HC Deb 11 April 1951 vol 486 cc999-1000
22. Professor Savory

asked the Secretary of State for Foreign Affairs whether the British Government have considered the complaint of Egypt as to the bombing of Syrian Army posts by Israeli aircraft; and, as a signatory to the Tripartite Declaration of May, 1950, relating to security in the Middle East, what was the reply of His Majesty's Government.

Mr. H. Morrison

On 4th April, seven Israel police were killed in a clash with Syrian elements in the area of El Hamma, which lies south-east of Lake Galilee, and in one of the zones demilitarised under the Israel-Syrian Armistice Agreement. As a retaliatory measure Israel aircraft bombed positions on Syrian territory on 5th April. On receipt of this information His Majesty's Ministers at Tel Aviv and Damascus were instructed to press the Israel and Syrian Governments respectively to cease all offensive operations immediately, and to withdraw their troops, if any, from the demilitarised zone.

On 6th April, the Under-Secretary of the Egyptian Ministry for Foreign Affairs made an oral communication to His Majesty's Embassy at Cairo to the effect that the Egyptian Government viewed the Israel action with concern and wished to draw the attention of His Majesty's Government, as one of the signatories of the Tripartite Declaration, to the seriousness of the situation. His Majesty's Chargé d'Affaires at Cairo was instructed to inform the Egyptian Government in reply that His Majesty's Government shared their concern and to notify them of the instructions sent to His Majesty's Ministers at Tel Aviv and Damascus.

Mr. Janner

In view of the cold-blooded murder of these seven policemen and also of the fact that others were taken prisoner, would my right hon. Friend see that the United Nations acts to prevent Syria from taking further action of this description? Will he also ask Egypt, when she interferes in these matters, to interfere on the right side and not on the wrong side?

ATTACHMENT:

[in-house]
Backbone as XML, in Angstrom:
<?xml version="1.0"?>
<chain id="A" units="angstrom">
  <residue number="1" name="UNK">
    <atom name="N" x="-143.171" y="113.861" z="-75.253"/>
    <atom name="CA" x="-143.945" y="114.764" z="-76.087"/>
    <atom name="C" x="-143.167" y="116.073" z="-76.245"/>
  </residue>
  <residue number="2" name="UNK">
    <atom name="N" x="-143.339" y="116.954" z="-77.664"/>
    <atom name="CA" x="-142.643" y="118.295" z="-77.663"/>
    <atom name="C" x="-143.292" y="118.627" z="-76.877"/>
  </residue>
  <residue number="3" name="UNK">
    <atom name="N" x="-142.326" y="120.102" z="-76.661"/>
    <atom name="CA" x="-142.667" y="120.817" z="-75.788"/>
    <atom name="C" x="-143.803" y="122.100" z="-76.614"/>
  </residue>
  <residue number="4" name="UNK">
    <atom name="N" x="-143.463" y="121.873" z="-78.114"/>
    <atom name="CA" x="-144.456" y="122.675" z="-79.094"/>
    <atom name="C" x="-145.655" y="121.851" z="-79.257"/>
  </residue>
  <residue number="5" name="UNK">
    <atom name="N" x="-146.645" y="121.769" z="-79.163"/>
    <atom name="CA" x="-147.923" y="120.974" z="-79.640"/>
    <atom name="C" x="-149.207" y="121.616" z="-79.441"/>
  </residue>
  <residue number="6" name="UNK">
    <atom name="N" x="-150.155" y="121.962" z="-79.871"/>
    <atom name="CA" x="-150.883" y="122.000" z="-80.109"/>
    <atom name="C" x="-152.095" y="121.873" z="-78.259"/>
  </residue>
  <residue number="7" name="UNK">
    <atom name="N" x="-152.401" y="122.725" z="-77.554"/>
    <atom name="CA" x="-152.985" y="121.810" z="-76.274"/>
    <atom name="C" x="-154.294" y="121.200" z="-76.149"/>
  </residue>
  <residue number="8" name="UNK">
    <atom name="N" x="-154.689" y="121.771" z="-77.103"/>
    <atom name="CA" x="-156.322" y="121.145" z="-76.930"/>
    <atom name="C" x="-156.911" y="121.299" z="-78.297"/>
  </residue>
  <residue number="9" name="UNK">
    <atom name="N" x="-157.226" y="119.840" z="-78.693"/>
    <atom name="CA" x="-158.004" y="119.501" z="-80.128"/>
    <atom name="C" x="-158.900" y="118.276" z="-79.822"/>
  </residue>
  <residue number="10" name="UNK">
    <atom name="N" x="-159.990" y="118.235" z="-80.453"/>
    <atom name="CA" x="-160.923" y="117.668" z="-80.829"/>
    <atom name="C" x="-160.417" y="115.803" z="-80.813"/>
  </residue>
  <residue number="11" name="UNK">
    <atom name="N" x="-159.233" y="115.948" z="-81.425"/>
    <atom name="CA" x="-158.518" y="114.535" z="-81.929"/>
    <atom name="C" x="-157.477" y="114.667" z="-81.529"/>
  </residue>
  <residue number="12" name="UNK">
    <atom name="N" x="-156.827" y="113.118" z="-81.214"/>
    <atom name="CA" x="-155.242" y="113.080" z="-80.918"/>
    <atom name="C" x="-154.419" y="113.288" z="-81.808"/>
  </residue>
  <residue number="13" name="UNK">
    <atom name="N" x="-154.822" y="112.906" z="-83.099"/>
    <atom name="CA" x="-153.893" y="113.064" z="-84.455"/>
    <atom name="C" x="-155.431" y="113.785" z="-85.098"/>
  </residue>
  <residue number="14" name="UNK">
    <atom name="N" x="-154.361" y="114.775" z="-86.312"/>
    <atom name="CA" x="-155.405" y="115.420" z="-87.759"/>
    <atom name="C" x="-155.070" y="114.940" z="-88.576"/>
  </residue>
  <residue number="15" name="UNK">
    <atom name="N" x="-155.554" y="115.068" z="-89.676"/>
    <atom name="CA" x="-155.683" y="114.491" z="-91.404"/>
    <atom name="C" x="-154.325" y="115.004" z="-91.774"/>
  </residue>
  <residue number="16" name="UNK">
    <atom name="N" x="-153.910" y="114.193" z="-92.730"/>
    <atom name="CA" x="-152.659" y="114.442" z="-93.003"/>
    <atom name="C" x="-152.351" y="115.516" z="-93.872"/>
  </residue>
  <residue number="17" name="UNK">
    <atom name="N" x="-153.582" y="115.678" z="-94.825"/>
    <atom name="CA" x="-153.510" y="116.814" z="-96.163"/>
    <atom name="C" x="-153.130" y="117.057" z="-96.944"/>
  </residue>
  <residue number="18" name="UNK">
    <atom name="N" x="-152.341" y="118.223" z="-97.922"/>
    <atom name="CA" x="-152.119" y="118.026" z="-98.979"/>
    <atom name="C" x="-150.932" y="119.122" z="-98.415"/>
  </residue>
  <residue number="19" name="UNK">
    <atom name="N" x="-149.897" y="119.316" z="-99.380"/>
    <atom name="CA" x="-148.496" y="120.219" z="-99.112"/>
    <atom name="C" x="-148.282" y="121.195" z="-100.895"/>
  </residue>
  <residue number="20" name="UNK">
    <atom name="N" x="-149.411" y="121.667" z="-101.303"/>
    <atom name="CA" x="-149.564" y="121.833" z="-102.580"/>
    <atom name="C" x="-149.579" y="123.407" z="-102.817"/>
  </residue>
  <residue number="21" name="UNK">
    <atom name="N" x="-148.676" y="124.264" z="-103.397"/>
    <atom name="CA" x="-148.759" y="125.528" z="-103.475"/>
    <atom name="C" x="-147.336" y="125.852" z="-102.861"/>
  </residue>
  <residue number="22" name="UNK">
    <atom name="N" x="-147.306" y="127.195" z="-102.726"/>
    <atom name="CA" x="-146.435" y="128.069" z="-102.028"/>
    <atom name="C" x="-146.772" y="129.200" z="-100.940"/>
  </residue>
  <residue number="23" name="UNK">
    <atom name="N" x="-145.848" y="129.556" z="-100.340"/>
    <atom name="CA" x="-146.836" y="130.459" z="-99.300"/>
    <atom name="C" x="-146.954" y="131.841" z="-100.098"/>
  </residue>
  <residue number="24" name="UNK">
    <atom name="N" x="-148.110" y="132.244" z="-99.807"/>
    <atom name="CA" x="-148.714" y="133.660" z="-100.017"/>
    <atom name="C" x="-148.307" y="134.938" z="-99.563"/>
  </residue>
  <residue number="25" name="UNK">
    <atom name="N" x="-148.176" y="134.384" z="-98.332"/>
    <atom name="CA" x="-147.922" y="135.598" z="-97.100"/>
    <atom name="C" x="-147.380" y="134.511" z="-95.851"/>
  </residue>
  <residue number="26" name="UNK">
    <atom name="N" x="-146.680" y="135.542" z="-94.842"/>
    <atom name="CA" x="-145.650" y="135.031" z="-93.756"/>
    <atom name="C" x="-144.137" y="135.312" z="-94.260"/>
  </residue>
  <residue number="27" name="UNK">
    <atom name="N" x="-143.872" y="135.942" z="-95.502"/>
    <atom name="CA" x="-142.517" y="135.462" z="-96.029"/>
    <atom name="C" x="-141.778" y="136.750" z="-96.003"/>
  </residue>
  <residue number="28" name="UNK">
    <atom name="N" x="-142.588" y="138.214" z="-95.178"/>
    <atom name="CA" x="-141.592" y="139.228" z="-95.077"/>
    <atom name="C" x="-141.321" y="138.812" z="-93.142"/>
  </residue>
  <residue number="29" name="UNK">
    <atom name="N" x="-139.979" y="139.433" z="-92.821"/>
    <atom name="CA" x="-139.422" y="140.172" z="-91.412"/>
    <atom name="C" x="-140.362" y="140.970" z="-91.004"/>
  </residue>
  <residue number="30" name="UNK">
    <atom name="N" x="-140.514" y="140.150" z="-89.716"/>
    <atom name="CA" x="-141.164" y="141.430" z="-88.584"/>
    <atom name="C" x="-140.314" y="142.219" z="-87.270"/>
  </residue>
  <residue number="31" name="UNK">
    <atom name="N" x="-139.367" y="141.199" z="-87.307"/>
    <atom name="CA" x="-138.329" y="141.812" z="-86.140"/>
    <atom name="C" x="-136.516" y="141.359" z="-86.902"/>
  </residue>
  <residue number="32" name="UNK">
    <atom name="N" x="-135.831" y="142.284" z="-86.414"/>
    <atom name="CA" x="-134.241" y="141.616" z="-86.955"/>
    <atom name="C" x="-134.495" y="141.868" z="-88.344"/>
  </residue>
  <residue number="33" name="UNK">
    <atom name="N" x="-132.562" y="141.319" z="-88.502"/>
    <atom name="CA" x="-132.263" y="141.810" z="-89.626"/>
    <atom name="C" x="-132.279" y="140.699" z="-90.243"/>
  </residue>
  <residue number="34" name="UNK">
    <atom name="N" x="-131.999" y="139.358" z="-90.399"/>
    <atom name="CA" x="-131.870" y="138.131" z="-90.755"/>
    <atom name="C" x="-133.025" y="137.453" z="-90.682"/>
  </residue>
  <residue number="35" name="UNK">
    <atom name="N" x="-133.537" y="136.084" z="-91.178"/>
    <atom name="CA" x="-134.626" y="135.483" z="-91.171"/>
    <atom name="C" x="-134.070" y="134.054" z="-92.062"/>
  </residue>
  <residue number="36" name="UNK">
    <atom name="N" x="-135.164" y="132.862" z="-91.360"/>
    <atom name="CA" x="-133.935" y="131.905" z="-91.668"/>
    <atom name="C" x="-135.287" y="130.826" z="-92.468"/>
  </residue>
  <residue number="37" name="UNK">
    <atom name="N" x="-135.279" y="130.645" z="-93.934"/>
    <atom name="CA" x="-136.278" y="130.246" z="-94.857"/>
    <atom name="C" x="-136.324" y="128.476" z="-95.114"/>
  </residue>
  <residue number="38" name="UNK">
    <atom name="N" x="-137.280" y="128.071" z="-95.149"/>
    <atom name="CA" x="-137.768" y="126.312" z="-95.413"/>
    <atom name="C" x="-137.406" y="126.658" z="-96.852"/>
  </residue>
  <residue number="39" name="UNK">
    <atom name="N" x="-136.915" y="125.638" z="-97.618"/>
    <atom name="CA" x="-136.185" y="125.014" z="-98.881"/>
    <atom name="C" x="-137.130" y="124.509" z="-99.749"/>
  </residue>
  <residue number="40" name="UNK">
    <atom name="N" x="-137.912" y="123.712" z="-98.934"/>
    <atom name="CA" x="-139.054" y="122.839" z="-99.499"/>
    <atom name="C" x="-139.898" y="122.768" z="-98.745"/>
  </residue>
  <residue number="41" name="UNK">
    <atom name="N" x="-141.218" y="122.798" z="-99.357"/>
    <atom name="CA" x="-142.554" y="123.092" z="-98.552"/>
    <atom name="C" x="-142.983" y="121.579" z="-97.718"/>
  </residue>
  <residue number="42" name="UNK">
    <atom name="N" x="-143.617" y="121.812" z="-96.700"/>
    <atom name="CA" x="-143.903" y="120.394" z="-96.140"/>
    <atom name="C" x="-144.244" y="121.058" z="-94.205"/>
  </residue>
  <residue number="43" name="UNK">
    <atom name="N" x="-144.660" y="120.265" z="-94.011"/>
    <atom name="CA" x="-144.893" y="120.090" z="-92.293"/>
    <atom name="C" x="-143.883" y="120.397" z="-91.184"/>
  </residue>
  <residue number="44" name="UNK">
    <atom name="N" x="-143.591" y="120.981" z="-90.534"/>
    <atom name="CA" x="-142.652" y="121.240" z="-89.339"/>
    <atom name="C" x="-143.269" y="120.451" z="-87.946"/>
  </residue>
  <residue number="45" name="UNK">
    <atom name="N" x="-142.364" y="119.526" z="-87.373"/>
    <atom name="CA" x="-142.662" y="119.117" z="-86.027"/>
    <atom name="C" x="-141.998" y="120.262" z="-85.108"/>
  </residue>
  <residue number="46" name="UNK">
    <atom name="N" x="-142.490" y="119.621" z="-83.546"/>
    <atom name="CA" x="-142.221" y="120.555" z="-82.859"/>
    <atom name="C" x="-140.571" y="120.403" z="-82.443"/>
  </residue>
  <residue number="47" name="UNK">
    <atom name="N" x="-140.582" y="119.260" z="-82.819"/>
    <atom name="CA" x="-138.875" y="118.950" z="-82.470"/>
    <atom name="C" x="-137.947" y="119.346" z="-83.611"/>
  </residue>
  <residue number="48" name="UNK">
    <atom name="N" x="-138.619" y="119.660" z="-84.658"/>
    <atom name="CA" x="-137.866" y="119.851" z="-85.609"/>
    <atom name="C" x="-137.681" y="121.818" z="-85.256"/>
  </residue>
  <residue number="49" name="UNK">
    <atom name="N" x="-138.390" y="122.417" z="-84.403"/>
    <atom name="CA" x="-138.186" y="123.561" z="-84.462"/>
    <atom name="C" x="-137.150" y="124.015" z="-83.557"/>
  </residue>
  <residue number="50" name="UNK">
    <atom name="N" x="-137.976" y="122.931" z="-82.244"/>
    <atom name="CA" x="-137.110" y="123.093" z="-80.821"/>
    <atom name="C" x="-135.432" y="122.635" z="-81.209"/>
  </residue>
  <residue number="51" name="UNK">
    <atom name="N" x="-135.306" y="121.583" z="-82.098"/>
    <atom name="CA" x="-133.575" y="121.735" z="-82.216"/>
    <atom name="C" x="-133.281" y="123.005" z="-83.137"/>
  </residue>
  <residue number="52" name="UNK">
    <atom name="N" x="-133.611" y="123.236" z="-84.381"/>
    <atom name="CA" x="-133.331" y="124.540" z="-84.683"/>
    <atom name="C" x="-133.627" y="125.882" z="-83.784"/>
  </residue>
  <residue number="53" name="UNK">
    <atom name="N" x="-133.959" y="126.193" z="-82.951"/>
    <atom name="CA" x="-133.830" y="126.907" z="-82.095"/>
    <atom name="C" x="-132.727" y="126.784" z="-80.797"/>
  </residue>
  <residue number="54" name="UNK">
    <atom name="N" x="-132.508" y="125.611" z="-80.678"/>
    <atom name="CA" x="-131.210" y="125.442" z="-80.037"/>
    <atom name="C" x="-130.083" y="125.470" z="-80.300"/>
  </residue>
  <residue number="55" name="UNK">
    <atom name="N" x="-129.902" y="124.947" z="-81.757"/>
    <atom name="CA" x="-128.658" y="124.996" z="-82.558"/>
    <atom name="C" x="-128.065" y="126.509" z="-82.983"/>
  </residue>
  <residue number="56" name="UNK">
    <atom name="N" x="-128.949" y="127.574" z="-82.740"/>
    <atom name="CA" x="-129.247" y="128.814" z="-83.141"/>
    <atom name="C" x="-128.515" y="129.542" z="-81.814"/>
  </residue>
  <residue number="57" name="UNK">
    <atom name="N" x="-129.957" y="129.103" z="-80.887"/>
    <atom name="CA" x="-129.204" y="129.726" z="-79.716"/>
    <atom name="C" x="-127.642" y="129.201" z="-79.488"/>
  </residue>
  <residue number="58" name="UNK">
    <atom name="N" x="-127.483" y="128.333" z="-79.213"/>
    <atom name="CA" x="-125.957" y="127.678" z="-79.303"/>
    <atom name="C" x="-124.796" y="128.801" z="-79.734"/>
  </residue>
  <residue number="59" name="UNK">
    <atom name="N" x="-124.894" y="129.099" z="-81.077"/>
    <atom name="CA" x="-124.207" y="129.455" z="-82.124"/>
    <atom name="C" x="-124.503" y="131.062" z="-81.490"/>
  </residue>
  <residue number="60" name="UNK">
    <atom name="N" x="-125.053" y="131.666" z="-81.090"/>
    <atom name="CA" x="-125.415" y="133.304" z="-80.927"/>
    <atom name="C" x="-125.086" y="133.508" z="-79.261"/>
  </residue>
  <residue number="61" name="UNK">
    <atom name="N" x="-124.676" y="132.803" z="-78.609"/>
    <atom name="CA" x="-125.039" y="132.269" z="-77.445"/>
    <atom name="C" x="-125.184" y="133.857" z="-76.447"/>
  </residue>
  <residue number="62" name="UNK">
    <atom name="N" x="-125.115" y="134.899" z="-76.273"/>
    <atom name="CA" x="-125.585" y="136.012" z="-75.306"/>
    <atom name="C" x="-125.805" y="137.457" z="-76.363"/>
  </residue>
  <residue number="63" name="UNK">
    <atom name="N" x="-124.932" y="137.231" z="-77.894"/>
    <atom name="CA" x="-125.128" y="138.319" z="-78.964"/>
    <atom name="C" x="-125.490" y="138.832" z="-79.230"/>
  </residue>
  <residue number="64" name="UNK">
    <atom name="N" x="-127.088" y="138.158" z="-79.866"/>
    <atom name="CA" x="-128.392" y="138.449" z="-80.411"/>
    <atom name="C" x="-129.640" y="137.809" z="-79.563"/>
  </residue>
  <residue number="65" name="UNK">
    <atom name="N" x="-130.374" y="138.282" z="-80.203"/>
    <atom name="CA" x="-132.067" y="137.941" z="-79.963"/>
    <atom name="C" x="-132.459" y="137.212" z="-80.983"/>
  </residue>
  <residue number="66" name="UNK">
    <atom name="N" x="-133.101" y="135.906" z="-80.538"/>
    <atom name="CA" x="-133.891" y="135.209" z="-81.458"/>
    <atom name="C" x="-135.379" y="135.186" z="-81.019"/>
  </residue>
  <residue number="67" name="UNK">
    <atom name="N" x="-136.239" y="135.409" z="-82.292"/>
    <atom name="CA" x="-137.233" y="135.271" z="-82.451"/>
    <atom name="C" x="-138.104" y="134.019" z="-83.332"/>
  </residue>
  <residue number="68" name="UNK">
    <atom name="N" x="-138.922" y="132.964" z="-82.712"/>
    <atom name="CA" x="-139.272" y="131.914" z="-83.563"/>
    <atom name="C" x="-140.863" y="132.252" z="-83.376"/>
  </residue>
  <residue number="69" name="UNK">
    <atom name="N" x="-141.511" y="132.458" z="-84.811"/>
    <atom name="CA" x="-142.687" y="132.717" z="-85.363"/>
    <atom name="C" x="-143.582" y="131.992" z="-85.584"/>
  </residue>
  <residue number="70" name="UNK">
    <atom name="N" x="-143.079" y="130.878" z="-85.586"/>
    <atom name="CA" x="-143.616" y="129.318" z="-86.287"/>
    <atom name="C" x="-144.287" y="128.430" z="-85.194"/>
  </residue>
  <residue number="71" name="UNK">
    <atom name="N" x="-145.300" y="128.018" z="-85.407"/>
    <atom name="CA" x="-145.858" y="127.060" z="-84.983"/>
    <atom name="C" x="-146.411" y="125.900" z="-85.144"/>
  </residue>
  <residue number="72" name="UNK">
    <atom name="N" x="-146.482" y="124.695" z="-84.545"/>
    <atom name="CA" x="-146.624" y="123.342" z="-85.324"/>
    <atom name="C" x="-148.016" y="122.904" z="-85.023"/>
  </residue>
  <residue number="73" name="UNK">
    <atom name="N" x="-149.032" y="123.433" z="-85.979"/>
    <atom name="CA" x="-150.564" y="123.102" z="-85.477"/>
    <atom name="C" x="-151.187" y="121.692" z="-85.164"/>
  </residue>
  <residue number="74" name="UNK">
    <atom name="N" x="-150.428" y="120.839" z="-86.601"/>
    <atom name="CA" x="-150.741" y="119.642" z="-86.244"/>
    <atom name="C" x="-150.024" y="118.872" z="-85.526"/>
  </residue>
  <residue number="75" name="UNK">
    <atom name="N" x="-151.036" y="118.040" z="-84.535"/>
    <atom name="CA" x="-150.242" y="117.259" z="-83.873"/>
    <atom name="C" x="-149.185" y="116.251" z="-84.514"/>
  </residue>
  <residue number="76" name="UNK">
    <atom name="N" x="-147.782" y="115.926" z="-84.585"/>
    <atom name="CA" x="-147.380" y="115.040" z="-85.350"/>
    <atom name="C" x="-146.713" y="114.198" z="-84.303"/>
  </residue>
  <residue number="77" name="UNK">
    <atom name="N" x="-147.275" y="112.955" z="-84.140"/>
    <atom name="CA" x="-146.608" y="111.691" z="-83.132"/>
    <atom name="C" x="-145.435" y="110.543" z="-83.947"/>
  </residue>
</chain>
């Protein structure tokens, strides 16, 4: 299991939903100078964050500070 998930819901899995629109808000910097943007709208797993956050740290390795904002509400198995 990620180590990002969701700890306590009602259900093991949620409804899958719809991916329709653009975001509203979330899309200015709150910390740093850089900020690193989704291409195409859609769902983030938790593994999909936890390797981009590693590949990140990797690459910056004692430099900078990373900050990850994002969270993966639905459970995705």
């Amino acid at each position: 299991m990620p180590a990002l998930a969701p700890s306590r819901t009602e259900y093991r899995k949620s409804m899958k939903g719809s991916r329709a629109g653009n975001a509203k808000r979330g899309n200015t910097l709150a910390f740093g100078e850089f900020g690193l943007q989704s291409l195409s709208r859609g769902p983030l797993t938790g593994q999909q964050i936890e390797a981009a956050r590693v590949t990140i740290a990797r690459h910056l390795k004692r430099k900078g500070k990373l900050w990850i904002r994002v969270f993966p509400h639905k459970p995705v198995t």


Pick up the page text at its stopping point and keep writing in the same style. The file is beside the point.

Mr. Morrison

If I may say so, in these matters concerning Israel and the Arab States, with whom His Majesty's Government are anxious to live in friendship—all of them—I would beg all hon. Members to try not to be too biased in their statements.

Mr. Pickthorn

In view of what the right hon. Gentleman has just said, will he think it right to query the use of question-begging words like "murder" before all the facts involved in this very tragic and regrettable incident have become plain?

Mr. Morrison

I do not wish to respond to the hon. Gentleman's desire to get me into trouble with my hon. Friend. I gather this matter is to be the subject of international investigation on the initiative of the parties concerned and I think that at this stage the more we can be impartial the better.

Mr. J. Langford-Holt

Can the right hon. Gentleman say whether any military activity is going on in the area at the moment?

Mr. Morrison

I cannot be quite sure, but I think not.